VMware Engine security
Google Cloud VMware Engine has a shared responsibility model for security. Trusted security in the cloud is achieved through the shared responsibilities of customers and Google as a service provider. This matrix of responsibility provides higher security and eliminates single points of failure.
As part of the VMware Engine service, all customers get dedicated bare metal hosts with local attached disks that are physically isolated from other hardware. An ESXi hypervisor with vSAN runs on every node. The nodes are managed through customer dedicated VMware vCenter and NSX. Not sharing hardware between tenants provides an additional layer of isolation and security protection.
Customers keep control and ownership of their data. Stewardship of customer data is the responsibility of the customer.
Data protection for data at rest and data in transit within internal networks
Data at rest in the private cloud environment can be encrypted using vSAN software based encryption. vSAN encryption relies on external Key Management Solutions to store encryption keys.
VMware Engine enables vSAN data at rest encryption by default for any new private clouds deployed, with key management infrastructure managed by Google as part of the service. For details related to the default encryption model, see About vSAN encryption.
If the KMS must be managed by users, you can optionally deploy external key management infrastructure and configure it as a key provider in vCenter. For a list of validated KMS providers, see Supported vendors.
For data in transit, we expect applications to encrypt their network communication within internal network segments. vSphere supports encryption of data over the wire for vMotion traffic.
Data protection for data that is required to move through public networks
To protect data that moves through public networks, you can create IPsec and SSL VPN tunnels for your private clouds. Common encryption methods are supported, including 128-byte and 256-byte AES. Data in transit (including authentication, administrative access, and customer data) is encrypted with standard encryption mechanisms (SSH, TLS 1.2, and Secure RDP). Communication that transports sensitive information uses the standard encryption mechanisms.
If your service expires or is terminated, you are responsible for removing or deleting your data. Google will cooperate with you to delete or return all customer data as provided in the customer agreement, except to the extent that Google is required by applicable law to retain some or all of the personal data. If necessary to retain any personal data, Google will archive the data and implement reasonable measures to prevent the customer data from any further processing.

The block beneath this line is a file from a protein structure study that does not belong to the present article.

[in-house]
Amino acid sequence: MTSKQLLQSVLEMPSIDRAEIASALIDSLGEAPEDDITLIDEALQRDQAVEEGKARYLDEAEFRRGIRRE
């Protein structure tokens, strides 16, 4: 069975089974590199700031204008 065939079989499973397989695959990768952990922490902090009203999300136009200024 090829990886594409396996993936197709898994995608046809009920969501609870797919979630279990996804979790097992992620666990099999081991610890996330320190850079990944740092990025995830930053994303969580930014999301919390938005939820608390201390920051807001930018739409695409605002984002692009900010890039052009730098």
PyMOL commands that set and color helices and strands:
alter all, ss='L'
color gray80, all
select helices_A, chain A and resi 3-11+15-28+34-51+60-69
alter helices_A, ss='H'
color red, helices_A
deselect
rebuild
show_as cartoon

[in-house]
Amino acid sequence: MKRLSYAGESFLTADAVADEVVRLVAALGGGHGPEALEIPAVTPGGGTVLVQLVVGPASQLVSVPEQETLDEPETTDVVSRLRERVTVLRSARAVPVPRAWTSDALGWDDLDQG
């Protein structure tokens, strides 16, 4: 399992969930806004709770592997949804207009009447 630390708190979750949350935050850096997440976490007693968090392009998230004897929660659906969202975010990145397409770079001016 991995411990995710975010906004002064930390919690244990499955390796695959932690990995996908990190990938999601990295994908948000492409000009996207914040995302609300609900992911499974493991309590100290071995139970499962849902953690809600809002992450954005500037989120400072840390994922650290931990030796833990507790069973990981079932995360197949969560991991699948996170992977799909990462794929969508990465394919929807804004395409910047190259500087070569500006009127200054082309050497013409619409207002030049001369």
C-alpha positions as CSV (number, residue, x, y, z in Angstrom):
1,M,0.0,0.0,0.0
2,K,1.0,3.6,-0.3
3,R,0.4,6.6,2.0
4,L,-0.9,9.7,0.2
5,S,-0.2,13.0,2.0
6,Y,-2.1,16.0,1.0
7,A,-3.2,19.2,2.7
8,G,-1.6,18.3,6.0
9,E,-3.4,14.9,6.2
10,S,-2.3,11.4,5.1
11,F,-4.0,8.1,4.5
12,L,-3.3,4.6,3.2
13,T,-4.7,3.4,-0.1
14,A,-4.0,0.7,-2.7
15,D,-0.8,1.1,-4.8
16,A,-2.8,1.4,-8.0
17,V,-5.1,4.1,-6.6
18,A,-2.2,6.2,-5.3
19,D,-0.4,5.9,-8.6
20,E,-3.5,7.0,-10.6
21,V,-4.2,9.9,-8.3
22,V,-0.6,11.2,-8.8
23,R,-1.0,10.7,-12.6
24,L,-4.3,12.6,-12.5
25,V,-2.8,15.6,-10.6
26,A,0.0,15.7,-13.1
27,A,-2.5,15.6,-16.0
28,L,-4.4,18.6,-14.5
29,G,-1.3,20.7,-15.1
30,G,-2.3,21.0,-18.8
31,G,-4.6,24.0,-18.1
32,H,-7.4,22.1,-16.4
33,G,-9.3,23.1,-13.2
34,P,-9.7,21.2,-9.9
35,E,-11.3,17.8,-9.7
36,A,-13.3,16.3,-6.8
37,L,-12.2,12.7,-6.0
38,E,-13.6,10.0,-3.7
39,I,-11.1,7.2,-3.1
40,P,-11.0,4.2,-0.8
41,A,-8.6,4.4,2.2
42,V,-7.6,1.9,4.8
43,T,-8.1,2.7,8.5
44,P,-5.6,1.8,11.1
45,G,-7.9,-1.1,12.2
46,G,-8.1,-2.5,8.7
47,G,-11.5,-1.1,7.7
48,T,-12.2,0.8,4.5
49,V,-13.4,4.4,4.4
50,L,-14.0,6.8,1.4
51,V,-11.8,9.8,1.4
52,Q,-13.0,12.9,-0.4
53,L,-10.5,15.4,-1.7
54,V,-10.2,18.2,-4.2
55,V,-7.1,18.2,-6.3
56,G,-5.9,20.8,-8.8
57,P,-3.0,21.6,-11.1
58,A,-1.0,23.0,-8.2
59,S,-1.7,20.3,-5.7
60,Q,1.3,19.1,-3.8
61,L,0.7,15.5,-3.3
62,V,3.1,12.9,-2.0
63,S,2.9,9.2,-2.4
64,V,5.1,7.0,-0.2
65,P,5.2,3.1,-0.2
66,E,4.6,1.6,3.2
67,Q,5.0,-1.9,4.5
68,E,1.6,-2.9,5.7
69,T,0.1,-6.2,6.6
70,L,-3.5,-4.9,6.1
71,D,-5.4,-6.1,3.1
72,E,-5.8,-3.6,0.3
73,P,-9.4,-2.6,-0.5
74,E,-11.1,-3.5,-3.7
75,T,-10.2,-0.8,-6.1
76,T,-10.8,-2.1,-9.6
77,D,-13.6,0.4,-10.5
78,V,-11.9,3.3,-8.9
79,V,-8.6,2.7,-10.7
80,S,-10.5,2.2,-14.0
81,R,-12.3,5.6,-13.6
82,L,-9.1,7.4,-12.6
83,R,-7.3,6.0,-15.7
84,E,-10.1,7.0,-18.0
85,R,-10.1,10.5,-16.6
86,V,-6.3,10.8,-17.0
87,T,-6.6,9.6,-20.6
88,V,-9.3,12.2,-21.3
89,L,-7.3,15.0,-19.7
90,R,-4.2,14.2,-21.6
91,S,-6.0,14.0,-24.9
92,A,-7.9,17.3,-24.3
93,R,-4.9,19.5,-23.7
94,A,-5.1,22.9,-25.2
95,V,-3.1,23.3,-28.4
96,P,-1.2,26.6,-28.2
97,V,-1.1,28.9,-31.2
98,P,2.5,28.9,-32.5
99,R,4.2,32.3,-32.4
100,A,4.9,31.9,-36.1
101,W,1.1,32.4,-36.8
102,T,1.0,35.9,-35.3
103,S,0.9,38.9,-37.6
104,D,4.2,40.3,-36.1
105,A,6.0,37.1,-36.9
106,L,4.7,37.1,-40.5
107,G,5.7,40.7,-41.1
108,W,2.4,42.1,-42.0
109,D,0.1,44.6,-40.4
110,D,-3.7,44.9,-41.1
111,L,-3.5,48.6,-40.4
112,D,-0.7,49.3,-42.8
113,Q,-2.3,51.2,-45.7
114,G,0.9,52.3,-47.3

Your application data is located in the region you selected during the private cloud creation. The service does not change the location of the data on its own without specific customer action or trigger (for example, user-configured replication to a private cloud in a different Google Cloud region). However, if your use case requires, you can deploy your workloads across regions and configure replication and data migration between regions.
VMware Engine does not back up or archive customer application data that resides within VMware virtual machines. VMware Engine periodically backs up vCenter and NSX configuration. Prior to backup, all data is encrypted at the source management server (for example, vCenter) using VMware APIs. The encrypted backup data is transported and stored in Cloud Storage buckets.
Google Cloud VMware Engine relies on layers of network security.
The Google Cloud VMware Engine service runs within Google Cloud under the baseline network security provided by Google Cloud. This applies to both the VMware Engine application and the dedicated and private VMware environment. Google Cloud provides built-in protection against distributed denial-of-service (DDoS) attacks. VMware Engine also follows the defense-in-depth strategy for helping to secure the network edge by implementing security controls like firewall rules and NAT.
VMware Engine has logically separate Layer 2 networks that restrict access to your own internal networks in your private cloud environment. You can further protect your private cloud networks by using a firewall. The VMware Engine portal lets you define rules for EW and NS network traffic controls for all network traffic, including intra-private cloud traffic, inter-private cloud traffic, general traffic to the internet, and network traffic to the on-premises environment.
Vulnerability and patch management
Google is responsible for periodic security patching of managed VMware software (ESXi, vCenter, and NSX).
Identity and access management
You can authenticate to VMware Engine portal from Google Cloud using SSO. You grant access to users to access VMware Engine portal using IAM roles and permissions.
By default, VMware Engine creates a user account for you in the vCenter local domain of the private cloud. You can add new local users or configure the vCenter to use an existing identity source. For this, add either an existing on-premises identity source or a new identity source within the private cloud.
The default user has sufficient privileges to perform necessary day-to-day vCenter operations of the vCenter within the private cloud, but they do not have full administrator access to vCenter. If administrator access is temporarily required, you can elevate your privileges for a limited period of time while you complete the administrator tasks.
Some third-party tools and products used with your private cloud might require a user to have administrative privileges in vSphere. When you create a private cloud, VMware Engine also creates solution user accounts with administrative privileges that you can use with the third-party tools and products.